Despite ongoing large-scale releases of hazardous radioactivity into the ocean and the atmosphere, U.S. federal agencies such as EPA, NOAA, and FDA, have announced that they have decided to not perform emergency radiological monitoring to guard against radioactive contamination caused by the Fukushima Daiichi nuclear power catastrophe in Japan. As if dilution into the environment means disappearance into nothingness. Completely ignored by this decision is the phenomenon of bio-accumulation and bio-concentration up the food chain, which reverses the dilution process. Deluding the public into complacency seems to be the aim.
Beyond Nuclear, in alliance with Don't Waste Michigan, has issued a media release accusing Entergy Nuclear of indefinitely postponing multiple, vital safety repairs -- and NRC of letting them get away with it. The 44 year old atomic reactor, which just began its NRC-approved 20 year license extension on March 24th, needs its reactor lid replaced, its steam generators replaced, its emergency sumps upgraded, and its fire protection regulations upgraded. In addition, Palisades' high-level radioactive waste dry cask storage -- just 100 yards from the water of Lake Michigan -- remains vulnerable to earthquakes; Palisades' indoor pool, storing many hundreds of tons of high-level radioactive waste, remains vulnerable to disruptions of the primary electric grid, as it lacks any backup power. Any one of these risks could lead to Chernobyl- or Fukushima-scale radioactivity releases in the heart of the Great Lakes, source of drinking water for 40 million people in the U.S., Canada, and many Native American First Nations. (In the photo above, Mike Keegan, Alice Hirt, and Kevin Kamps of Don't Waste Michigan's board of director speak out against the reactor and radioactive waste risks at Palisades during the Aug. 2000 Nuclear-Free Great Lakes Action Camp; Palisades' cooling tower steam is visible in the background; the crosses bear the names of surrounding downwind communities that could be ruined in the event of a catastrophic radioactivity release).
Please support Former Chief of Naval Staff of the Indian Navy, Admiral L. Ramdas, by endorsing his letter of protest to Indian Prime Minister, Manmohan Singh, at the Indian government's decision to continue with the massive Jaitapur reactor project. Sign the petition today. As Admiral Ramdas writes:
"I am taking the unusual step of sending this direct request because I believe that the announcement by the PMO on the 25th anniversary of Chernobyl, to continue with the proposed French-built nuclear power park at Jaitapur is a serious mistake with long term implications for our people.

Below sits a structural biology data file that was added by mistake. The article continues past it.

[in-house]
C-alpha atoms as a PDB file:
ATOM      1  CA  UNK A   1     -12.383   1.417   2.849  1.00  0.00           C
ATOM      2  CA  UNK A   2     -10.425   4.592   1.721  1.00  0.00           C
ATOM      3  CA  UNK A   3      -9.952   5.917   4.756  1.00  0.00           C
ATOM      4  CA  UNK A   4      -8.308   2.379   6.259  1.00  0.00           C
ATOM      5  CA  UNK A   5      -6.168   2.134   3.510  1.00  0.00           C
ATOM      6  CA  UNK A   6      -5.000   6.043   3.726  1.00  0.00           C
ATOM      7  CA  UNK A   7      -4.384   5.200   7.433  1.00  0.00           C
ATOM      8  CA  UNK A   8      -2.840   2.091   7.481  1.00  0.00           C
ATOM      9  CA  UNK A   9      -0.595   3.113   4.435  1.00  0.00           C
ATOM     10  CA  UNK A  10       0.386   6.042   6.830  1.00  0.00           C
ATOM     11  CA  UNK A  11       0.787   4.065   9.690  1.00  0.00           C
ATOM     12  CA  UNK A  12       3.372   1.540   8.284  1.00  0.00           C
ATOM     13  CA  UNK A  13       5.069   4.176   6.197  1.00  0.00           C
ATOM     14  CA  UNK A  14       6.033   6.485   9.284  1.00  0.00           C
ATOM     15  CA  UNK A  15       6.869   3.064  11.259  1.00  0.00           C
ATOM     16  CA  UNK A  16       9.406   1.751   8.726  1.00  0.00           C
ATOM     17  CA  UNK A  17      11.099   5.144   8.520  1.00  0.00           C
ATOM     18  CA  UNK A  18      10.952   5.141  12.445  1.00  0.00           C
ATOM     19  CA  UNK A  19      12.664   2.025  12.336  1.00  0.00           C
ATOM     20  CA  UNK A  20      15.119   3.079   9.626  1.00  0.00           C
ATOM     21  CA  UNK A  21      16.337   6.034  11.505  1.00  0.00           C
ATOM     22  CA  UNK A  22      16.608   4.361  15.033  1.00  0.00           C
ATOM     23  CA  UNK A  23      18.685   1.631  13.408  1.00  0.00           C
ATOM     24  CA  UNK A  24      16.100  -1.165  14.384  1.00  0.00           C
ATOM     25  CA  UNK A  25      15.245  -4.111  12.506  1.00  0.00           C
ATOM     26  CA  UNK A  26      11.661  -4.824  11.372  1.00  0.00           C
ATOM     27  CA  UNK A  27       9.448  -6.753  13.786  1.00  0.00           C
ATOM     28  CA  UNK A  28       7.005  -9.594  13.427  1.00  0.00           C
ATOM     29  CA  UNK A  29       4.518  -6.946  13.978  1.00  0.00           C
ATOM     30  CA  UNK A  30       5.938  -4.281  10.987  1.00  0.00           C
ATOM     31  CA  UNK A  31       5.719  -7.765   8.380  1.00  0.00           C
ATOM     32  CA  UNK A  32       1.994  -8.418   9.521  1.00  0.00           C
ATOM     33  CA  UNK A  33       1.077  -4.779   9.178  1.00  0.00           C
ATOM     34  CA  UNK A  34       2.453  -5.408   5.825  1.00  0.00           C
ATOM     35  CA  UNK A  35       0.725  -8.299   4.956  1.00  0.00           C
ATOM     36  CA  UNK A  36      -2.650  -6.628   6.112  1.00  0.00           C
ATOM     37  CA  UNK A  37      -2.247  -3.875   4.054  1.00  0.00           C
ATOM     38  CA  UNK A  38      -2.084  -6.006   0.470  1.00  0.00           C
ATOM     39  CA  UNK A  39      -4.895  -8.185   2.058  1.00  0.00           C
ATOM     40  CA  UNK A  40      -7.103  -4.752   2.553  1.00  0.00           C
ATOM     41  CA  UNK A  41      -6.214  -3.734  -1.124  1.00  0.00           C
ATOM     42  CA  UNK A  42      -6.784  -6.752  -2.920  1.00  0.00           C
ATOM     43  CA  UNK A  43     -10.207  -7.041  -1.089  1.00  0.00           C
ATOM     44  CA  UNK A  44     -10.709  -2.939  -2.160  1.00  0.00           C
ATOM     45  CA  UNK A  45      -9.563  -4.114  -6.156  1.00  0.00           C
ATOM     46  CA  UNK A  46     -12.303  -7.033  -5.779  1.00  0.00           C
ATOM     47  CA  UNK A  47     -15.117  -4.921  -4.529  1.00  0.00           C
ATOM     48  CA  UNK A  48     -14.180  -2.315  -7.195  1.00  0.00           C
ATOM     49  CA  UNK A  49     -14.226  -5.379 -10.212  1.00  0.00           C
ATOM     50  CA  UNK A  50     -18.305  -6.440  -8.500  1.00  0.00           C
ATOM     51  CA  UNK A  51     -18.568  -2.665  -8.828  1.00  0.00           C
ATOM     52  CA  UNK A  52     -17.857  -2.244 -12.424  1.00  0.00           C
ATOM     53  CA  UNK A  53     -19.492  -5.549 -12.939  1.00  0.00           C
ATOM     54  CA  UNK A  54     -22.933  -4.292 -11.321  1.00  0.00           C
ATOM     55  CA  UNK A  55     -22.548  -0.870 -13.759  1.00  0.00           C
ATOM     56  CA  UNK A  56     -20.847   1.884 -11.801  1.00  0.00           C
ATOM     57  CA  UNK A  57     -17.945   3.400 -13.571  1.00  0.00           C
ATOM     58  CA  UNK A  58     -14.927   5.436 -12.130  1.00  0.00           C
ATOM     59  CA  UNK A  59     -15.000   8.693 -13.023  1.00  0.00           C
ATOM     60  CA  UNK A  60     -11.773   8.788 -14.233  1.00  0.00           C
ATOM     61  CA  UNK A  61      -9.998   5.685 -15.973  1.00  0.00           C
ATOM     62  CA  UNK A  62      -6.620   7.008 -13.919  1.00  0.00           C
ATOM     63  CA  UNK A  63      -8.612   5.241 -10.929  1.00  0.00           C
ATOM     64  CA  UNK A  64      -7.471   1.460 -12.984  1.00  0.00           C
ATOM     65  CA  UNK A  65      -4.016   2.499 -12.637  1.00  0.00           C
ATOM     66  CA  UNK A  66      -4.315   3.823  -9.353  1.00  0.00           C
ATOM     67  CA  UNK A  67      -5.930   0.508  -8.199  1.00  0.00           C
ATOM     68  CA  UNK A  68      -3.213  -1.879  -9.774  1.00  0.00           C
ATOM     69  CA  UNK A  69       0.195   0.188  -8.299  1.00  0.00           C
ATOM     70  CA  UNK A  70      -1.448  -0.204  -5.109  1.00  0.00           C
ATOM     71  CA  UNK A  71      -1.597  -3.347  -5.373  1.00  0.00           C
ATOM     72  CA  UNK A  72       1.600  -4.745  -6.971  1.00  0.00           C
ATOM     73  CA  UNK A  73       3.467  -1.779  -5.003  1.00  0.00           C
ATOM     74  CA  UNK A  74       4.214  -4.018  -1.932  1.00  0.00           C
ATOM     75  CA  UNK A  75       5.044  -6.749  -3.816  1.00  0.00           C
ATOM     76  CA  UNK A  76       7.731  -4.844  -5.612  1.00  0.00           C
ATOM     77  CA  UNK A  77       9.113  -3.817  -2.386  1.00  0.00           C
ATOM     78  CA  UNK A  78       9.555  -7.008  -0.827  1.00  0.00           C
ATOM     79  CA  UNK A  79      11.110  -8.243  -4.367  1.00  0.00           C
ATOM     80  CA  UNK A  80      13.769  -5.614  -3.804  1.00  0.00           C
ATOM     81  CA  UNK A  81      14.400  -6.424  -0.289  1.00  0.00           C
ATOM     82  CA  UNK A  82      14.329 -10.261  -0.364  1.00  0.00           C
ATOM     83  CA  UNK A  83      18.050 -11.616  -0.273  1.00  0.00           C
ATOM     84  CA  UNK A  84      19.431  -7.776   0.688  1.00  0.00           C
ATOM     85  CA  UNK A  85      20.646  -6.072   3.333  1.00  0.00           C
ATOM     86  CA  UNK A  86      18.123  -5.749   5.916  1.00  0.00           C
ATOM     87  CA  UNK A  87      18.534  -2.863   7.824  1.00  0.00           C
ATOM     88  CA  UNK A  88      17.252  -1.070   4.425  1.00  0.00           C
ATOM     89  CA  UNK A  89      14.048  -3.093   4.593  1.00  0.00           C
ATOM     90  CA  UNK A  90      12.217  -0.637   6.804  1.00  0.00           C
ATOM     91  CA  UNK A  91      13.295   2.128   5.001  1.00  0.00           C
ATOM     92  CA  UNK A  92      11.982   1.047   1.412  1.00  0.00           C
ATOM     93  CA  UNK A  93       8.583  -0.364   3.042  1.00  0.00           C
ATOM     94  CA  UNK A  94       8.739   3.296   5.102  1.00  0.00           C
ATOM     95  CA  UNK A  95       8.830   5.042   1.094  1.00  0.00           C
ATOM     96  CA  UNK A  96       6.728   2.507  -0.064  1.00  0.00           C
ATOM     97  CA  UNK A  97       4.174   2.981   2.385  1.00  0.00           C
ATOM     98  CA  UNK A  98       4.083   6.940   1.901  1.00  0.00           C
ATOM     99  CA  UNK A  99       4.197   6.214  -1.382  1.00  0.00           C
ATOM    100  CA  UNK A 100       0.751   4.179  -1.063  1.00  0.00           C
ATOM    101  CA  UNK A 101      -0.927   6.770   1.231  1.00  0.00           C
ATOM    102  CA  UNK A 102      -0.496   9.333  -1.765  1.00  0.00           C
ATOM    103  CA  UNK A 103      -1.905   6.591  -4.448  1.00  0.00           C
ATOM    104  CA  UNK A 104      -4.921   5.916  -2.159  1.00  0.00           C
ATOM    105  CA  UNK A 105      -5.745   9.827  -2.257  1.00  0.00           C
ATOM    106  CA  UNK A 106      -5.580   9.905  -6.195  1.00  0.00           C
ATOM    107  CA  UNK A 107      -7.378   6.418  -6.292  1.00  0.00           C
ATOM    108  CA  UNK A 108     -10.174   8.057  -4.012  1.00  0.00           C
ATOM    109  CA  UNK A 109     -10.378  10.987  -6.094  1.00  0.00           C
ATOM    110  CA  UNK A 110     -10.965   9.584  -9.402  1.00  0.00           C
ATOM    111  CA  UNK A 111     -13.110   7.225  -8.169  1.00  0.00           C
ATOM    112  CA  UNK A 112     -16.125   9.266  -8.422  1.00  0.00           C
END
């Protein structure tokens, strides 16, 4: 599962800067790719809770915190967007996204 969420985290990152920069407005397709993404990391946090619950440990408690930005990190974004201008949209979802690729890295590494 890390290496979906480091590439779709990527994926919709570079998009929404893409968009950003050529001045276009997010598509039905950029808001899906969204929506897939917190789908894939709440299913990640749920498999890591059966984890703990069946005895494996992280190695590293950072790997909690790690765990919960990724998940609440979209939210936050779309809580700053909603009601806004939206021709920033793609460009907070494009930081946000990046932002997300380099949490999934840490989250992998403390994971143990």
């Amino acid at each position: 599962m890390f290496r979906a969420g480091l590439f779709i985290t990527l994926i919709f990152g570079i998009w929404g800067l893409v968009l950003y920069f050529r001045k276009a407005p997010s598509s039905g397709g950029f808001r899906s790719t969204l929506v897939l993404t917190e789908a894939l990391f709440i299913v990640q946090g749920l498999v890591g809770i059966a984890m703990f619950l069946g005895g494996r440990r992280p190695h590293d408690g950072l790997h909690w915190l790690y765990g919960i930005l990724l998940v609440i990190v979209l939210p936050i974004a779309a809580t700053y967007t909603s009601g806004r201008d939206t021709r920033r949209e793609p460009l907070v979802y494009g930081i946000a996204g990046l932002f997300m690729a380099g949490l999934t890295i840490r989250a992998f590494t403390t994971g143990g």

Along with several others I participated in the “Tarapur to Jaitapur” Yatra (march) in Maharashtra, to protest against the proposed nuclear plant in Jaitapur. We did not reach Jaitapur because many of us were detained/arrested for participating in this peaceful protest.
It is well known that the Jaitapur nuclear plant is on an earthquake-prone zone and the French EPR reactors have not yet been tested anywhere in the world. Surprisingly the government has rejected the demands to cancel the project, which will result in the loss of land and livelihoods for many. Further, the government has shown disregard for the views of the many scientists, academics, military and other citizens from the rest of the country calling for a review of its earlier decisions on nuclear power plants. "
Japanese anti-nuclear groups grill federal ministries over 20 millisievert/year "permissible" radiation dose for Fukushima school children
Japanese anti-nuclear power groups Green Action, Mihama-no-Kai, Fukuro-no-Kai, Mihama-no-Kai, and Friends of the Earth Japan met with various Japanese federal government ministries on May 2nd to urge that the 20 millisievert per year (or 2 rem per year) "allowable" radiation dose rate for children in determining usage of school yards and buildings can not stand and must be rescinded. Based on facts garnered from the meeting, the groups fired off a long series of pointed questions to the various Japanese federal government ministries, demanding answers.
"Furious parents in Fukushima have delivered a bag of radioactive playground earth to education officials in protest at moves to weaken nuclear safety standards in schools.
"Children can now be exposed to 20 times more radiation than was previously permissible. The new regulations have prompted outcry. A senior adviser resigned and the prime minister, Naoto Kan, was criticised by politicians from his own party." Guardian